Automobile                               100 mph           25 hours
Jetliner                                      500 mph           5 hours
Sound                                      660 mph           3.8 hours
Earth rotation at the
equator                                     1070 mph         2.3 hours
.50 cal. Sniper rifle                    .5 mps              1.4 hours
Kinetic energy penetrating
round from M1A1 tank 1.1 mps            38 minutes
Earth rotation around the sun     19 mps             2.2 minutes
Solar system rotation within
The Milky Way                        175 mps           14.3 seconds
Milky Way traveling through
the universe                              300 mps           8.3 seconds

mph= miles per hour                 mps= miles per second

The next time you find yourself staring up into the night sky, try wrapping your brain around the fact that we are speeding through the universe 300 times faster than a shell fired from a tank.  Even though I have known the reality of this for years, I still cannot fully grasp it.

Another area which reveals a gap between our perception and reality is the illusion of
matter.  Everything around us appears to be solid; however, this is not the case at all.  In fact, approximately 99% of matter is empty space.  The illusion of solidity is the result of electromagnetic bonds among the subatomic particles comprising atoms, between atoms, and within molecules.  The gaps make it possible for trillions of neutrinos and tachyons to pass through the earth and everything on it every second without causing any significant damage.

I am so glad that reality is not dependent upon my ability to perceive it. Because the composition of the cosmos simply leaves my comprehension in the dust.  However, what I am able to understand about the material world reinforces my conviction that there is much more going on in this universe than what appears in the phenomenal realm.  In light of these clear discrepancies between our perceptions and reality, in our search for truth, it is imperative that we remain open to rethinking traditional concepts of reality, God, humanity, even our existence.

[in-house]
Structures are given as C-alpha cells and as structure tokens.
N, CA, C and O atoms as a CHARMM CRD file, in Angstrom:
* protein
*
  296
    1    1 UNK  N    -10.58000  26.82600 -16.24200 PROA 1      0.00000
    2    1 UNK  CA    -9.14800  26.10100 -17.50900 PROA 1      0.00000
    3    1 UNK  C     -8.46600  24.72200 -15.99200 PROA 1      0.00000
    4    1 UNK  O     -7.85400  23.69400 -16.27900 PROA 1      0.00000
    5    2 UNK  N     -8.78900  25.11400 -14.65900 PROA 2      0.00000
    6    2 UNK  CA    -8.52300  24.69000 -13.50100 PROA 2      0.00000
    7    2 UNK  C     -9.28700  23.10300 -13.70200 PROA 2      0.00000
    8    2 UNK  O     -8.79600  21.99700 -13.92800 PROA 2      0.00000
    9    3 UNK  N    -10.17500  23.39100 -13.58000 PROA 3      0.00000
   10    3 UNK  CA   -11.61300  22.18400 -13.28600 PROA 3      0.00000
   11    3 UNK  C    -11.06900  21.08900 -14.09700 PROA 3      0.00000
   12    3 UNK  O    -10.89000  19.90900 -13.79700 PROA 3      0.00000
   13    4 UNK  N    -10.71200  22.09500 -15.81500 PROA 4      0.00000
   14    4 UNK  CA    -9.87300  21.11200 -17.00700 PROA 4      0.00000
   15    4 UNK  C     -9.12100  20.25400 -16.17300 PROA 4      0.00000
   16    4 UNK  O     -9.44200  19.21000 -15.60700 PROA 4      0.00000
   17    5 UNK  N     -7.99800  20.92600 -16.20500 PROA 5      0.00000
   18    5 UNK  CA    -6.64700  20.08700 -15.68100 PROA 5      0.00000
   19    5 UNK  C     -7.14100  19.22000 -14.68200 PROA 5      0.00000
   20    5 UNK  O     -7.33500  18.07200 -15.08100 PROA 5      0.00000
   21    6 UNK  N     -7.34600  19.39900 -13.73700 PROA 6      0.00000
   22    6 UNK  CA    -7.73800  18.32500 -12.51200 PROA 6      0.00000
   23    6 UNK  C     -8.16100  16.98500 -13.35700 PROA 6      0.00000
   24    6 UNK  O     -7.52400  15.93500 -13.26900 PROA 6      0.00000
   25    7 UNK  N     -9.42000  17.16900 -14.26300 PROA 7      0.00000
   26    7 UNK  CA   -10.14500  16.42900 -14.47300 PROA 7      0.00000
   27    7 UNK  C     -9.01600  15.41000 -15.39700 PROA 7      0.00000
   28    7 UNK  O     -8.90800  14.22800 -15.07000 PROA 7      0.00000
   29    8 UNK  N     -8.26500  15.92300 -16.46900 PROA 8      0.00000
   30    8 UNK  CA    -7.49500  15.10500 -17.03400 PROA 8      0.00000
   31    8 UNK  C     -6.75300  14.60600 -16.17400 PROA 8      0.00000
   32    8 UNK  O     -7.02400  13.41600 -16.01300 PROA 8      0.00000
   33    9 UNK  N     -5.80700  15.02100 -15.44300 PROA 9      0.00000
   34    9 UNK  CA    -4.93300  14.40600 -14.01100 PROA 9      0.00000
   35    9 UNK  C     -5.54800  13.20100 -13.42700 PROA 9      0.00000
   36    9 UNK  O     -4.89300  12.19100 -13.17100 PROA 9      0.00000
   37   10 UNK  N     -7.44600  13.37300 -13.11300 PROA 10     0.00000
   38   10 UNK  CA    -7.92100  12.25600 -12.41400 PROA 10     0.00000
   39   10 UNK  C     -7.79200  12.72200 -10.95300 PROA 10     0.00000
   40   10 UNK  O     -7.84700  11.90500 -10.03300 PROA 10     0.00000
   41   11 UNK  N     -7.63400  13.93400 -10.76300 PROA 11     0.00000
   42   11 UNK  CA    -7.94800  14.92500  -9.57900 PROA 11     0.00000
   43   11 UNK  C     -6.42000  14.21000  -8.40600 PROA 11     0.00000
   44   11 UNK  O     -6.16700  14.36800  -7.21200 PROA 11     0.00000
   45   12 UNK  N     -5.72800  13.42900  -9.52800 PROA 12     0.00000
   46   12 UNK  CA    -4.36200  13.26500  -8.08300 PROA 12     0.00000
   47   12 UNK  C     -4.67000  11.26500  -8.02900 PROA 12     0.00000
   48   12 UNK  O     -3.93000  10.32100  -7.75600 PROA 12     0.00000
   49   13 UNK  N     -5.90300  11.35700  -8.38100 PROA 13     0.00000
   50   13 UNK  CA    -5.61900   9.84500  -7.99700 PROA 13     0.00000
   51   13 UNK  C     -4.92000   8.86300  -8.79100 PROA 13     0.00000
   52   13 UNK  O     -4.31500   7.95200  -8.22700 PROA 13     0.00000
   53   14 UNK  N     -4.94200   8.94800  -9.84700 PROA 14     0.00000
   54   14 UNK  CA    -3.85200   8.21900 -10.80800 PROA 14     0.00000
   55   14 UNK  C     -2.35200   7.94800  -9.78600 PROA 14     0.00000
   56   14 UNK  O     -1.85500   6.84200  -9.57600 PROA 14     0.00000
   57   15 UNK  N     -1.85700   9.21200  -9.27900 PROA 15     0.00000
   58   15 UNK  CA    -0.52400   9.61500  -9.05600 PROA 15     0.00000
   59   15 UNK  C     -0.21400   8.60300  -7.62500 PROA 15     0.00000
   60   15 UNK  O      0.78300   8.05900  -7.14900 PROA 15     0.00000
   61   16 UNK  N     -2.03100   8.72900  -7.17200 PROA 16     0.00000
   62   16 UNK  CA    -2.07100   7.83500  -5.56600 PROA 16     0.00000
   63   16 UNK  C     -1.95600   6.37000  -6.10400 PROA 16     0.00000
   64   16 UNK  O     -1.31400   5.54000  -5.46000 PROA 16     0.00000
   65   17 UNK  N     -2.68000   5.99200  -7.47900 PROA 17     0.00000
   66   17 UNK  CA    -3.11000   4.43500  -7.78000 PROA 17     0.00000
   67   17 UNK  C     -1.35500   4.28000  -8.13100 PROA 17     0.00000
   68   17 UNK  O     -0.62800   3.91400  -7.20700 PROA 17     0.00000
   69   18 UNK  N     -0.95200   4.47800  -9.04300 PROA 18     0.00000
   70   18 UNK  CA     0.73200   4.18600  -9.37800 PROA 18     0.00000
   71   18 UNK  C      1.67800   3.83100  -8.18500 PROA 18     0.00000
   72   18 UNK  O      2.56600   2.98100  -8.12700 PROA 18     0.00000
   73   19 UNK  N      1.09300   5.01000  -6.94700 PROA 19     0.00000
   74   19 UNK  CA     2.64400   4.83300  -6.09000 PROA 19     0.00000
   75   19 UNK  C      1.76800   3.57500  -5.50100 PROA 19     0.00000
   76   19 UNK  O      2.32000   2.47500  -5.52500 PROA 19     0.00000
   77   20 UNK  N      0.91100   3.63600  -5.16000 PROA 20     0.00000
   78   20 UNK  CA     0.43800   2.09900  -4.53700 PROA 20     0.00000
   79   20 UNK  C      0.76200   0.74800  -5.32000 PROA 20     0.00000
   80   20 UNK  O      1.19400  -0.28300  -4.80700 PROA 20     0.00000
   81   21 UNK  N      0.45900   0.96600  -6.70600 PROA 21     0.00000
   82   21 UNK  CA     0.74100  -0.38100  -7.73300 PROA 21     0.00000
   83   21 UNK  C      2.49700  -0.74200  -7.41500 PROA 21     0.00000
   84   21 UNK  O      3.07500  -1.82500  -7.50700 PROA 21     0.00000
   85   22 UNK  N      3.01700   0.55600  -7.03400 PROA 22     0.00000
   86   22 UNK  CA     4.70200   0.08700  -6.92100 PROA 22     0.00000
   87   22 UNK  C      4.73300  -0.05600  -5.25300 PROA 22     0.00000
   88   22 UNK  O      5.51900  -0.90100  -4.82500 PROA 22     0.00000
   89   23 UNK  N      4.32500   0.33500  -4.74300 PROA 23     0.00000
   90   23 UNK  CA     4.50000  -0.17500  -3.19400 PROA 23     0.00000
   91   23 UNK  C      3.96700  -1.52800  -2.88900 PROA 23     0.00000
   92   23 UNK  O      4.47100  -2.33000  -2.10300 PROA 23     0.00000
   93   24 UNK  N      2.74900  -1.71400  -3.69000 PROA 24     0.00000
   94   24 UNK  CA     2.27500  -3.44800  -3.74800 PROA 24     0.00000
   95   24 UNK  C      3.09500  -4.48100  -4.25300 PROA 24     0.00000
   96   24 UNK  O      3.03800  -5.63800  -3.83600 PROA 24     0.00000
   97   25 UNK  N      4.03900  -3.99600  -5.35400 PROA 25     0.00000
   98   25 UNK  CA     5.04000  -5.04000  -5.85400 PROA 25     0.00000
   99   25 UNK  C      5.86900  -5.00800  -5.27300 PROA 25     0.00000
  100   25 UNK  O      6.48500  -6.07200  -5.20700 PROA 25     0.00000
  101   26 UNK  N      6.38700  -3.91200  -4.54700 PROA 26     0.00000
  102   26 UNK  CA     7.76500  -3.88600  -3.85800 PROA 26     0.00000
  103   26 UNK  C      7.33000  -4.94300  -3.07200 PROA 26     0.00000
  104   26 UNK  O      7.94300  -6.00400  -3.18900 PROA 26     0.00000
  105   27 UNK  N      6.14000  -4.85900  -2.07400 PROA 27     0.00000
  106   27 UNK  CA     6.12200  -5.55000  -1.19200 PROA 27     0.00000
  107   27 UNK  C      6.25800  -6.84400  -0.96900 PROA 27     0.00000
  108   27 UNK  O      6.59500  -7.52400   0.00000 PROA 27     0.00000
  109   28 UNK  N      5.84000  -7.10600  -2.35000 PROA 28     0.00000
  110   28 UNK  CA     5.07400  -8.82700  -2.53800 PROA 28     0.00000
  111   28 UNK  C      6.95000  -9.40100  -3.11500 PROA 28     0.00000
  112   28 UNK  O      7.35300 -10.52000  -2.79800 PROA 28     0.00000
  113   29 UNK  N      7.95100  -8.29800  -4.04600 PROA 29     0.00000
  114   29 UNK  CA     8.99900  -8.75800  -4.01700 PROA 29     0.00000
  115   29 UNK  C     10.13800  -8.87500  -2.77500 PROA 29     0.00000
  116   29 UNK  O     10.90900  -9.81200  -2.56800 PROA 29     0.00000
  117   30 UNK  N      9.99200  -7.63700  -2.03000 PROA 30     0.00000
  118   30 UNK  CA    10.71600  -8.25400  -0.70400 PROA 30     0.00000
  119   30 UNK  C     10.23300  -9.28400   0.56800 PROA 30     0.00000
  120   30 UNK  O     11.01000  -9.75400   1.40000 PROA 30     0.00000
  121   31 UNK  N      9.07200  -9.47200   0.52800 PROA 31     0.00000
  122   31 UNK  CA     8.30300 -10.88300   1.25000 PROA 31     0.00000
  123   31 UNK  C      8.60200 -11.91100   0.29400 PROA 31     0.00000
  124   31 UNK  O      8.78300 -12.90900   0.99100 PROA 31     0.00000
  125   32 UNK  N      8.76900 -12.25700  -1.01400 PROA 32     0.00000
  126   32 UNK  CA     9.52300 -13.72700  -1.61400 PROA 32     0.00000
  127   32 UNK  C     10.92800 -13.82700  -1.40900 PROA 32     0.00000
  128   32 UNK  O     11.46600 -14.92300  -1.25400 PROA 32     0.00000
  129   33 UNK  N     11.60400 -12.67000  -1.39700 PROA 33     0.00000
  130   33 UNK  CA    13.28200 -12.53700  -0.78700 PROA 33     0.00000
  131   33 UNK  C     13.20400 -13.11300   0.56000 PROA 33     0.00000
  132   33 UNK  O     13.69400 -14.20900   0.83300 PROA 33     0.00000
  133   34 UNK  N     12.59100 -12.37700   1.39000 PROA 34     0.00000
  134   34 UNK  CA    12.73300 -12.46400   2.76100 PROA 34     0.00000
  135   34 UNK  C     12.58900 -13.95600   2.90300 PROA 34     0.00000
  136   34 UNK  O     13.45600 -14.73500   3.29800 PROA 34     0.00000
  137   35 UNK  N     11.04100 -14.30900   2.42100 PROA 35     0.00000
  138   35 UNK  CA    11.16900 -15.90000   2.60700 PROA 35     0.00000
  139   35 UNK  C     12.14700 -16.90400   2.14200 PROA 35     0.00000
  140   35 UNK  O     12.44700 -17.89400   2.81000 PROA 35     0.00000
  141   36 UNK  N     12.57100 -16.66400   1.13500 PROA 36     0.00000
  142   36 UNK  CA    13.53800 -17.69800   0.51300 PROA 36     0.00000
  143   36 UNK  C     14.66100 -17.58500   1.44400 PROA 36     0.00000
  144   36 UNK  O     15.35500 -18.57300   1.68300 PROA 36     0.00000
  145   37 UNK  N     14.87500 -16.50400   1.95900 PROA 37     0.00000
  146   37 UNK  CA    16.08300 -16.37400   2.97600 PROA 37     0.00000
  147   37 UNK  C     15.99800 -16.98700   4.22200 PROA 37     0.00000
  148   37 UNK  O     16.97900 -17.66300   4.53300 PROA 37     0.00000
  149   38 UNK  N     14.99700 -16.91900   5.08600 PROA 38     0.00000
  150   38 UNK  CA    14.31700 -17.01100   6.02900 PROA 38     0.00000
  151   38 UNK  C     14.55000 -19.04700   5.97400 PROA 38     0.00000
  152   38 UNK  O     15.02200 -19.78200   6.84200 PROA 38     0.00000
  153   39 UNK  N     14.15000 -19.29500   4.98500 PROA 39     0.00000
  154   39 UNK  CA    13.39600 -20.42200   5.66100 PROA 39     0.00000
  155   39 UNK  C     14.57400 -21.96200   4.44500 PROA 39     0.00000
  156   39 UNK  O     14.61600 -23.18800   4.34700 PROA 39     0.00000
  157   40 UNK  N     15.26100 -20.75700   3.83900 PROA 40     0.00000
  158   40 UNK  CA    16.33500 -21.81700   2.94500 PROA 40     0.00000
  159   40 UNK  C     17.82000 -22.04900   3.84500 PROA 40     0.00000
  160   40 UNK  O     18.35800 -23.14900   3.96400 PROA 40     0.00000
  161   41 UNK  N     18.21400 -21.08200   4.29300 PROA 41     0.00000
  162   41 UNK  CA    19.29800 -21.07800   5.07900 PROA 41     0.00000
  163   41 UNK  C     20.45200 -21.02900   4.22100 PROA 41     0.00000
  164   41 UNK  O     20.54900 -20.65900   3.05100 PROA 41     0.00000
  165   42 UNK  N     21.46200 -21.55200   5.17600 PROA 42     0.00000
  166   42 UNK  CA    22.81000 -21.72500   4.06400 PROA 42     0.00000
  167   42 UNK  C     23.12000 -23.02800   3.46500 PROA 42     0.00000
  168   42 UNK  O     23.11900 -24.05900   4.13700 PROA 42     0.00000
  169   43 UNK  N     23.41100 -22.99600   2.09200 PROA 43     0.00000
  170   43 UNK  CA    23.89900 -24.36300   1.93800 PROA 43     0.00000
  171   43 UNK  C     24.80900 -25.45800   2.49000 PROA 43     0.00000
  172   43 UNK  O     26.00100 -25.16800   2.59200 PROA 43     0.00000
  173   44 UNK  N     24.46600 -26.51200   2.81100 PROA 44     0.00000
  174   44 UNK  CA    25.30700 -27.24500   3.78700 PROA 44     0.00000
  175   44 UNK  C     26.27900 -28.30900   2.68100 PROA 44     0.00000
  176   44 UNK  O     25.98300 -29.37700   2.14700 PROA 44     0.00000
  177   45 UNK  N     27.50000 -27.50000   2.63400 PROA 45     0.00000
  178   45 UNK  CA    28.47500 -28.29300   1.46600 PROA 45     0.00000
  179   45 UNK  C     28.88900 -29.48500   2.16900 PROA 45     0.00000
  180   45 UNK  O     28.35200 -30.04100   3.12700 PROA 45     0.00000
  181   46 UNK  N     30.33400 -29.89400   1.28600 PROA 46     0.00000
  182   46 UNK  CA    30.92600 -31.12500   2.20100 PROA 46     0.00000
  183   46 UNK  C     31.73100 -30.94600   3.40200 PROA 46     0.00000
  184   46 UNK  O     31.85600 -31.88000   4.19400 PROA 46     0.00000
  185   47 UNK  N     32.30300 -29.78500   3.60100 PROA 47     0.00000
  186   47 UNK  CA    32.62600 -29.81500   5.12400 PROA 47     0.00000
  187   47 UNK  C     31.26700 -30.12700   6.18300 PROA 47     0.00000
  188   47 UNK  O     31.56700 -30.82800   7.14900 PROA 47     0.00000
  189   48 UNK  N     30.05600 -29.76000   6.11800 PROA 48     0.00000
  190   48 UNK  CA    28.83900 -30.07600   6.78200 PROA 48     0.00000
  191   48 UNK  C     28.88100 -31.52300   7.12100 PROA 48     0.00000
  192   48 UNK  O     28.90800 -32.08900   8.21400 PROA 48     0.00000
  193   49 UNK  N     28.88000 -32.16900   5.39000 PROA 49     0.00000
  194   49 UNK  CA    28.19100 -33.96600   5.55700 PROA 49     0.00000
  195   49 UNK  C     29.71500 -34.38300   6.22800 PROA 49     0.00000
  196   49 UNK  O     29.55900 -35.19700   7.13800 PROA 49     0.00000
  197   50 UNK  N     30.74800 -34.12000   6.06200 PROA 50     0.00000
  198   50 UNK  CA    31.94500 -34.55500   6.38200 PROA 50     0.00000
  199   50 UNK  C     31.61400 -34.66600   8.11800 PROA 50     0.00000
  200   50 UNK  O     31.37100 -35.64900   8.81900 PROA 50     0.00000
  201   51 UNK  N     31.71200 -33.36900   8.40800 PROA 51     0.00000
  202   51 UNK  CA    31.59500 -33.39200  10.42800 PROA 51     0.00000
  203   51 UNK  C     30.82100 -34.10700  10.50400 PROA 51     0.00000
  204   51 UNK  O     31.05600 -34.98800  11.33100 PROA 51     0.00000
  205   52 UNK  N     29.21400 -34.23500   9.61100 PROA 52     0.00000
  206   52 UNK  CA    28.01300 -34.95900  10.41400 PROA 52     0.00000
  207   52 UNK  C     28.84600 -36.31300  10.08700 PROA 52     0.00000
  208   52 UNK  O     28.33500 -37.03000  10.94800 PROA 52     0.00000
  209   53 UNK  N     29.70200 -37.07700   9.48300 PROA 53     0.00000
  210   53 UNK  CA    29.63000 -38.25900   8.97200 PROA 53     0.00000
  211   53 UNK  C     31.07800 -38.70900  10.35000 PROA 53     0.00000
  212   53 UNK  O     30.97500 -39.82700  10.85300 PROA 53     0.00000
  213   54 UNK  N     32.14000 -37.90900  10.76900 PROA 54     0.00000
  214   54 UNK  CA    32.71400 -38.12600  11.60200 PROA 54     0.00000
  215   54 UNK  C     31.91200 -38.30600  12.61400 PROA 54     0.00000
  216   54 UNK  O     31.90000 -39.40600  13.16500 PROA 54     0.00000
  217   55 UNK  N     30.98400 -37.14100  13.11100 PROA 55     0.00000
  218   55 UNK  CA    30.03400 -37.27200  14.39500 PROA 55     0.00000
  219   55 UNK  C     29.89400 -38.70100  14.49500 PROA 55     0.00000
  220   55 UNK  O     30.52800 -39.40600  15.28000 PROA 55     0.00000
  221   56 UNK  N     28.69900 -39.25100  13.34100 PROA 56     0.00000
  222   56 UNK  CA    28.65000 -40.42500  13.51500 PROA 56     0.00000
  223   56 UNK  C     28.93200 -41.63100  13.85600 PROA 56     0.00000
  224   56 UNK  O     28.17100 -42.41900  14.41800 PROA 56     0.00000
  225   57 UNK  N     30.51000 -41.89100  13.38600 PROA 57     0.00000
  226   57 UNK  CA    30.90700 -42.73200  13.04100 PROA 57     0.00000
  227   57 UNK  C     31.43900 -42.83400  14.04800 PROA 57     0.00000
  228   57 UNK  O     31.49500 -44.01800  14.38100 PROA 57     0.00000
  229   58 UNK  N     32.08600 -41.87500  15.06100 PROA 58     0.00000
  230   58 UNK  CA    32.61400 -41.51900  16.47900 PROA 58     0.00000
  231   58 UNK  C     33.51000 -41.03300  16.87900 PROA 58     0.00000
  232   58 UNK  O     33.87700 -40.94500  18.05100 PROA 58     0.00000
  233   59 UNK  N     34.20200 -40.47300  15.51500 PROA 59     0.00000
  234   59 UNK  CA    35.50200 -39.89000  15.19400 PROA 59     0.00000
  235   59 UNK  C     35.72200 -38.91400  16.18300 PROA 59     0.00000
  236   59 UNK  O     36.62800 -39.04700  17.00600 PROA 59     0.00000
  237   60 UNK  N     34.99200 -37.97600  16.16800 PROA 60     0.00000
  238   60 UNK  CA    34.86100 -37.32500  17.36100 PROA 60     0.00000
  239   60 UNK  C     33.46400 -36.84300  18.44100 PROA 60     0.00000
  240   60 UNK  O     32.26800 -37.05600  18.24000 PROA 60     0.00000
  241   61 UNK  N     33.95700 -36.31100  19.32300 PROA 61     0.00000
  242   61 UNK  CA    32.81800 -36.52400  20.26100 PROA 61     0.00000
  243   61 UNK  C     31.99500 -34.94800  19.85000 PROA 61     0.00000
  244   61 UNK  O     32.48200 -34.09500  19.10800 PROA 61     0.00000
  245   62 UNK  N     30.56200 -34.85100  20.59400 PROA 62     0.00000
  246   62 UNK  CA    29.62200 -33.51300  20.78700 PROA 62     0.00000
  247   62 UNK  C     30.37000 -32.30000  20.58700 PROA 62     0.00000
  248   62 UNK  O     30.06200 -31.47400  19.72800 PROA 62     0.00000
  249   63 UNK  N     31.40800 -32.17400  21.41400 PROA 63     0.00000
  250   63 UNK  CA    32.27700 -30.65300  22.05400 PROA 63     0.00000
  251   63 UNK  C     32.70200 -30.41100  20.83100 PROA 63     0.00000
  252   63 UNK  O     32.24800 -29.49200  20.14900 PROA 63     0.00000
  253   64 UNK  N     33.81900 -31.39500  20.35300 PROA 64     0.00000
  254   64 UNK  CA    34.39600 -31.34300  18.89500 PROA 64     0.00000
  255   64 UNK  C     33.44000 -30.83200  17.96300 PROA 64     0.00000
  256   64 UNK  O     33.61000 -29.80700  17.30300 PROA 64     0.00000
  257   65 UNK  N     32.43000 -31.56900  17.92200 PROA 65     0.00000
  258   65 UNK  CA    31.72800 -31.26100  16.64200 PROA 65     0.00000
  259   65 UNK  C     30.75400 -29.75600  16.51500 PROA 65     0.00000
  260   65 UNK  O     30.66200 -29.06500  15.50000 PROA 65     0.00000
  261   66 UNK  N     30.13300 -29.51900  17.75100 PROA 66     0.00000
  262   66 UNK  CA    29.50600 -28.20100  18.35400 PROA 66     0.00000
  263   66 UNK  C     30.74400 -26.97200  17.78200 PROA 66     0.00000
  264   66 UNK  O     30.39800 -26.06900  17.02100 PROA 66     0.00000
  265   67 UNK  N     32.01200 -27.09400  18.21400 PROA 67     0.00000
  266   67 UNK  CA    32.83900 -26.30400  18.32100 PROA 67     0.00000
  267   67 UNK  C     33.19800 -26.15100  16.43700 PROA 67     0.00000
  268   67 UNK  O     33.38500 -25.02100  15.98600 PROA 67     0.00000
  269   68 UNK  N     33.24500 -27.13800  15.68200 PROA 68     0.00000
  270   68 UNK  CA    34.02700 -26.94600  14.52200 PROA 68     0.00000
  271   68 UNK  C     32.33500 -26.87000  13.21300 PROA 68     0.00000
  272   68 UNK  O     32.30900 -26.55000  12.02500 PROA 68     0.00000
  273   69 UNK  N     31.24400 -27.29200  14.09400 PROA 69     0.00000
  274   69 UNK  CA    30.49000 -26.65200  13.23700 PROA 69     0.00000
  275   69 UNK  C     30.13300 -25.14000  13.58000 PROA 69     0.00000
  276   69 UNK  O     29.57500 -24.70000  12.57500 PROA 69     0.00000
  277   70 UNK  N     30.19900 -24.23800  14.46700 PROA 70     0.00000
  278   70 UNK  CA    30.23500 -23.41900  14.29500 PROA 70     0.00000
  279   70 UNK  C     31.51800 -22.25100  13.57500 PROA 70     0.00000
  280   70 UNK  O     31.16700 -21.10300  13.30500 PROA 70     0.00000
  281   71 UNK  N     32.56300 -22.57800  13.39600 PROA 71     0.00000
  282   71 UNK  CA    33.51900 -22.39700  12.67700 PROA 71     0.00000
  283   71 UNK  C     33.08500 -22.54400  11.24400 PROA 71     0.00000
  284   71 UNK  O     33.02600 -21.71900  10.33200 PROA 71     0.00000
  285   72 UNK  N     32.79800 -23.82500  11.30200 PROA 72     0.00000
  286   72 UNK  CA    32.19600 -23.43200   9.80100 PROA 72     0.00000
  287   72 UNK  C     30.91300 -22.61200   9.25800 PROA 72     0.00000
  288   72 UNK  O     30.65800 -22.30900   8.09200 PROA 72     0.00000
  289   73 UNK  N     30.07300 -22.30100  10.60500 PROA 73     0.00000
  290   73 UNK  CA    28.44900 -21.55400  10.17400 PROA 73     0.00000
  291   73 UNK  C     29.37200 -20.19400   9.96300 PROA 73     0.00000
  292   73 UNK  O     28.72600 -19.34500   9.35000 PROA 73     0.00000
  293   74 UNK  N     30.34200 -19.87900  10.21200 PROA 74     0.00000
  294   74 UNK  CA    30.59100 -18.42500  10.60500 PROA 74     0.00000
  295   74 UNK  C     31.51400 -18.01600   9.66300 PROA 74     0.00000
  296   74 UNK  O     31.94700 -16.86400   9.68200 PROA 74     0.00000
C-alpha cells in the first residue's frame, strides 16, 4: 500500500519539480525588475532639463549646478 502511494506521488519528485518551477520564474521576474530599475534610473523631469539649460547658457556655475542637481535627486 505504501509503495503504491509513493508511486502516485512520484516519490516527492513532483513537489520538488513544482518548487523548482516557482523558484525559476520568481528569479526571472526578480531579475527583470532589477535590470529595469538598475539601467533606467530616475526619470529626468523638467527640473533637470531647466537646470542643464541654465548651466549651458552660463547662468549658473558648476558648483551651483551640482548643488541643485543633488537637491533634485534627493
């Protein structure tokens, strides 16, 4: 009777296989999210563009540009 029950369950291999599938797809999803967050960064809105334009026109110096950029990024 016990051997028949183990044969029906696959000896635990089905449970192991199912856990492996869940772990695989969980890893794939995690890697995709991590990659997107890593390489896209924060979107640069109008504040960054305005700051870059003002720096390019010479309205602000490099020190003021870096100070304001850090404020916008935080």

Misconceptions remain misconceptions even if they are held by the majority.

                                            ----Leo Tolstoy


  1. While reality is not dependent what we can perceive, isn't that really all that matters? We are going to act on what we believe to be true. I find myself very often questioning the validity of what I believe, and therefor hesitate these days to act on it. I am always seeking, but rarely finding, at least not to my satisfaction. Kinda has me in a rut in many ways.

  2. I believe it was Stephen Hawking who pointed out that if we could view all of the Electromagnetic Spectrum (not just the narrow visible light portion in the middle) the universe would appear to be a very different place, and thus our reaction to it would vary accordingly. In other words, most of what is going on is not perceived by the average human, like you pointed out.